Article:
Pecking Order-an art installation of non-objective soft-sculptures that re-purpose found textiles. The three forms are anthropomorphic and sitting in various within a room; one on a mantel, one below a fire place, and one sitting upon a small stool on the floor.

Colleen Merrill is an Associate Professor of Art at BCTC. Merrill’s work examines the interdependent notions of domesticity, sexuality, and maternity. She creates adorned and suggestive composite forms to evoke the beauty and tension of these relationships. Tending Edges examines how our intimacies become entangled amongst larger social domains. The forms are designed for domestic space that has been repurposed for public use. Installed amongst remnants of fireplaces, mantles, doorways, and fixtures, they create figurative conversations that exist within the gray area of both public and private. 

 

Away from Home

A drawing of a lake dock. At the end of the dock are the back of two figures, one of the cartoon character, Charlie Brown and Snoopy. They are looking upon an abstracted sky.

I am a student, my major in political science, and I create art to try to make life more enjoyable.

 

BCTC Common Read Art Exhibition 

  • January-May 2021

BCTC Students, staff, & faculty were invited to contribute works of art inspired by themes this year’s BCTC Common Read book, The Ten Thousand Doors of January by Alex E. Harrow 

Untitled

This artwork depicts an old fashion scale off balance. This scale is meant to represent the inequality in our world. This scale is seen as a representation of power and the control it can have over you. The scale can be interpreted to hold whatever you may feel is unequal in life and in our society. The unevenness can equate to the way power that is held over you or the way this power may make you act and feel. This depiction of the scale representing justice doesn’t include the lady justice as usually seen. I chose to omit her, as I feel she is a hyper sexualized woman that negates from the ideal women can be professional and hold positions of power. I believe the widely known image of lady justice needs to be replaced with something more like this artwork of mine. My color palette for this stemmed from colors like bronze and gold that speak wisdom and worth to me.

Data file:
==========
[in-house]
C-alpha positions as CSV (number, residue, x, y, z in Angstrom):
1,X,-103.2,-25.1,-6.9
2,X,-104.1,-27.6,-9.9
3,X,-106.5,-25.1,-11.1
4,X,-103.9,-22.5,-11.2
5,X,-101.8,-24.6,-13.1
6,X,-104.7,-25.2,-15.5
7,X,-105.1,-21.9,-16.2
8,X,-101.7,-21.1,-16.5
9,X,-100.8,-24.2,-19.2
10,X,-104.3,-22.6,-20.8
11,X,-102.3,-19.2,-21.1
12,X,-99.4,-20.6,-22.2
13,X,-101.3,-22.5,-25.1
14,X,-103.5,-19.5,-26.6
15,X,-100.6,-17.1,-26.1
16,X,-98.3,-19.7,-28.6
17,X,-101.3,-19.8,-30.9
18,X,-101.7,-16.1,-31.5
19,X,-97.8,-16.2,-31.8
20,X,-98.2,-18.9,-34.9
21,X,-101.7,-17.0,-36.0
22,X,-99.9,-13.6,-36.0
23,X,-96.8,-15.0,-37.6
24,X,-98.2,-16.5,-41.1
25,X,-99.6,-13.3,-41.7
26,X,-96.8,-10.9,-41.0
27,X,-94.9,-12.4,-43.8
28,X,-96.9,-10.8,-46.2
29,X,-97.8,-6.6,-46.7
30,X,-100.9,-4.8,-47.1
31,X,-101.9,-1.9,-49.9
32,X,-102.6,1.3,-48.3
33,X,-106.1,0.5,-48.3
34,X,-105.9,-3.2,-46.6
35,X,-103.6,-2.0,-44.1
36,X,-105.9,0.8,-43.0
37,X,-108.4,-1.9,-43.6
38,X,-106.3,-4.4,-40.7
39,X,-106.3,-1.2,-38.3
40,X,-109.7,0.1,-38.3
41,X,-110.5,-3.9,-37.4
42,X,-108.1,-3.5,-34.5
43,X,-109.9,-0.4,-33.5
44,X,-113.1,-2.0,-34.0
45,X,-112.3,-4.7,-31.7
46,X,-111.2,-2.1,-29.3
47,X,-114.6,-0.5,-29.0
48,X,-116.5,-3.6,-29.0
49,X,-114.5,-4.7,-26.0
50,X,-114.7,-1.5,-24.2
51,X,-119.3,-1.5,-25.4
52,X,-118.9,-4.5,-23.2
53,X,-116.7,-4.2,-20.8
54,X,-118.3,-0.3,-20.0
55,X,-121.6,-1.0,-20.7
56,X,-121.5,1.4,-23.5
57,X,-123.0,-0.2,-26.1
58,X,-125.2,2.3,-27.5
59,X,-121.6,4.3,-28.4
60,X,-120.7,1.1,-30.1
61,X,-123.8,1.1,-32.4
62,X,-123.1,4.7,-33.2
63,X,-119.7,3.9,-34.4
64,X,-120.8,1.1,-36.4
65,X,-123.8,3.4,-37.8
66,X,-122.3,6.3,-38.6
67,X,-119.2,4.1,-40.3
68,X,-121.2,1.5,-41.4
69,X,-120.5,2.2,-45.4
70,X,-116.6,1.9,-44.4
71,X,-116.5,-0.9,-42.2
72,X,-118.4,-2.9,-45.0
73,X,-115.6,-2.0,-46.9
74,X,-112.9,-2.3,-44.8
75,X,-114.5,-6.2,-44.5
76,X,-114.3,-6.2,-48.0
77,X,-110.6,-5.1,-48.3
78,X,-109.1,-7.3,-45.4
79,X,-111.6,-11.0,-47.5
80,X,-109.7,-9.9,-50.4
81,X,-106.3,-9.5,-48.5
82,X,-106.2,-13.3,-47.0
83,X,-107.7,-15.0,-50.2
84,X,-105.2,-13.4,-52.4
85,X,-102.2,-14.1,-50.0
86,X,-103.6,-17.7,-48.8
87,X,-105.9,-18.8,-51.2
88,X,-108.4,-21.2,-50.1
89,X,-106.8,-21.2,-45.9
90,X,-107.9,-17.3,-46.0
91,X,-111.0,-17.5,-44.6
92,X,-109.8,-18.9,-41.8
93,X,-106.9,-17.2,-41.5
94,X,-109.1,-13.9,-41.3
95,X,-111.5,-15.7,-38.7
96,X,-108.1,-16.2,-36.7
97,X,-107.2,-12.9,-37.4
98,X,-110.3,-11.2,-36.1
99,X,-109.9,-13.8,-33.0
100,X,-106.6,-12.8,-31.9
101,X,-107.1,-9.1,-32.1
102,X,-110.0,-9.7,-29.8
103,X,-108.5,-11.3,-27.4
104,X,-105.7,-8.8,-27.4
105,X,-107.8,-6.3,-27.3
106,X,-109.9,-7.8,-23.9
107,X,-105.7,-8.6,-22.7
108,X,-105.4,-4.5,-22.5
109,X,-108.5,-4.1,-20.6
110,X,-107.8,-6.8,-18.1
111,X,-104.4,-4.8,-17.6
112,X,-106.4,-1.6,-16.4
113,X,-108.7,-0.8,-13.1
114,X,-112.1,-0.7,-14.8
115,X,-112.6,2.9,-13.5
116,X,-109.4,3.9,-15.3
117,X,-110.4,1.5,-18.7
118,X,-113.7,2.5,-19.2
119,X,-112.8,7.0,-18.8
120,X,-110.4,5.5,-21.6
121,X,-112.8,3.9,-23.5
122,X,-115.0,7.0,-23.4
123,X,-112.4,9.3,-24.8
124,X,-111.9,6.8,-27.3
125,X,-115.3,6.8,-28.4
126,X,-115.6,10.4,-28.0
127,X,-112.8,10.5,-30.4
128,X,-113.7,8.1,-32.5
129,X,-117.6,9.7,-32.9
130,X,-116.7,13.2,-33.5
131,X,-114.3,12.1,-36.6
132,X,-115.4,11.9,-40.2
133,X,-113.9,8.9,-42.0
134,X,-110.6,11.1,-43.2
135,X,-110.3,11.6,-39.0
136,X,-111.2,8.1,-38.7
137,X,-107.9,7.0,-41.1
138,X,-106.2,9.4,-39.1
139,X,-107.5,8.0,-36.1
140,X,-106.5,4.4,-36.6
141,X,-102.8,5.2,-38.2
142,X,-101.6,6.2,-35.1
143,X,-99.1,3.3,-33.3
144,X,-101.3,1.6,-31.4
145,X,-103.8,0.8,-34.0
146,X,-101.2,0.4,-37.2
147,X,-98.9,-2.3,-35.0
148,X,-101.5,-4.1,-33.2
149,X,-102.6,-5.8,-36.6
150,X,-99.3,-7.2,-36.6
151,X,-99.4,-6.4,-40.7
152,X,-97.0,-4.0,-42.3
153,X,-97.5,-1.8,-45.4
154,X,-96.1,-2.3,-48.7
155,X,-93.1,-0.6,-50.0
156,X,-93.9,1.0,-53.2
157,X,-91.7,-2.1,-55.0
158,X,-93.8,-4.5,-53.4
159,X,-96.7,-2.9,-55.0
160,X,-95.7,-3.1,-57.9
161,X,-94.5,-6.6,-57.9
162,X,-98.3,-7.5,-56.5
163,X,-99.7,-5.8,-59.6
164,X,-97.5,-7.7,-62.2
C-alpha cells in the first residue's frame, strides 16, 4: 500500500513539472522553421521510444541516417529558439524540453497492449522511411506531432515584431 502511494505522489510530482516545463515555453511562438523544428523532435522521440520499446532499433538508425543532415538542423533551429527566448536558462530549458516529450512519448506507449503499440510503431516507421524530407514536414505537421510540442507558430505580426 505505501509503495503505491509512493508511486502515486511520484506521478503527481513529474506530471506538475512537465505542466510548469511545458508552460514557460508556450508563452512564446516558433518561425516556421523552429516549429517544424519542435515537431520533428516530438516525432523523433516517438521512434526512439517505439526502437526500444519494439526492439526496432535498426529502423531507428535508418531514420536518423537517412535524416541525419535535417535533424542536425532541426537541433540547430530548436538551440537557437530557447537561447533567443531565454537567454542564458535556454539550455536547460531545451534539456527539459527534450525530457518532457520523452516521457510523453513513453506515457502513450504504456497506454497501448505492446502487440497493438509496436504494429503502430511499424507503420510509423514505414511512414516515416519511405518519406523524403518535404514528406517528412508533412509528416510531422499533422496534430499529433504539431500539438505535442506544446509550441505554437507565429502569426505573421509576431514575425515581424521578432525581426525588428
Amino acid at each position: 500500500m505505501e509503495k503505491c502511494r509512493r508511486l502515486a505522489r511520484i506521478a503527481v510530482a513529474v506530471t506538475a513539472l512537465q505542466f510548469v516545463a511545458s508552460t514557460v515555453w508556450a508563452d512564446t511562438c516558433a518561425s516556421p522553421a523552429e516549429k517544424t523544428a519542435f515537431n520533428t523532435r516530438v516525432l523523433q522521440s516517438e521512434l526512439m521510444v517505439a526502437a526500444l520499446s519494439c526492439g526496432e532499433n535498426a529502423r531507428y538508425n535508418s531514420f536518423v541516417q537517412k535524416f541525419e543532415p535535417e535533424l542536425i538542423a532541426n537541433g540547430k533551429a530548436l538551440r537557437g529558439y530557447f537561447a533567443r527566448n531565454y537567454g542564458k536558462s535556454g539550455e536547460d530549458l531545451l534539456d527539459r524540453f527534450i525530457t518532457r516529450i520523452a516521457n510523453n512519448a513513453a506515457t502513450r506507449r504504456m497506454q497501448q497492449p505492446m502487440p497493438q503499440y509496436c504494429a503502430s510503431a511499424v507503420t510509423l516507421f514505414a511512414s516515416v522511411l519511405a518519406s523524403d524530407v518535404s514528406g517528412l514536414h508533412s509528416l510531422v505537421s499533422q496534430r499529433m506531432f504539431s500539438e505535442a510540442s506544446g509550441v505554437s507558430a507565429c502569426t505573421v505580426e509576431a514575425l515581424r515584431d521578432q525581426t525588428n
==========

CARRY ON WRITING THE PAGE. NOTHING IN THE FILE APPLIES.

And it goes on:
Painting of a vessel-like old-fashioned scale. The left-side of the scale is lowered, while the right-side of the scale is higher.

 

Door

This door may not look all that beautiful and fancy, but this door is no regular door. This is one of the barn doors from the barn that War Admiral and Man O War were living in for a while. This door preserves a part of history that we now have in our own home. I used to ride horses for many years so when most people walk by it, they just think it's a cool-looking old door, but for me and my family, it has history behind it. I admire this barn door; the rustic look it has and how it is worn down makes me think of all the things it has been through in its time and all the beautiful and big-time racehorses it has held inside its barn. 

A photograph of a sliding door. The door was originally painted but has since deteriorated and appears aged. The top half portion of the door has a paned window with edging. You cannot decipher what is happening on the other side of the door.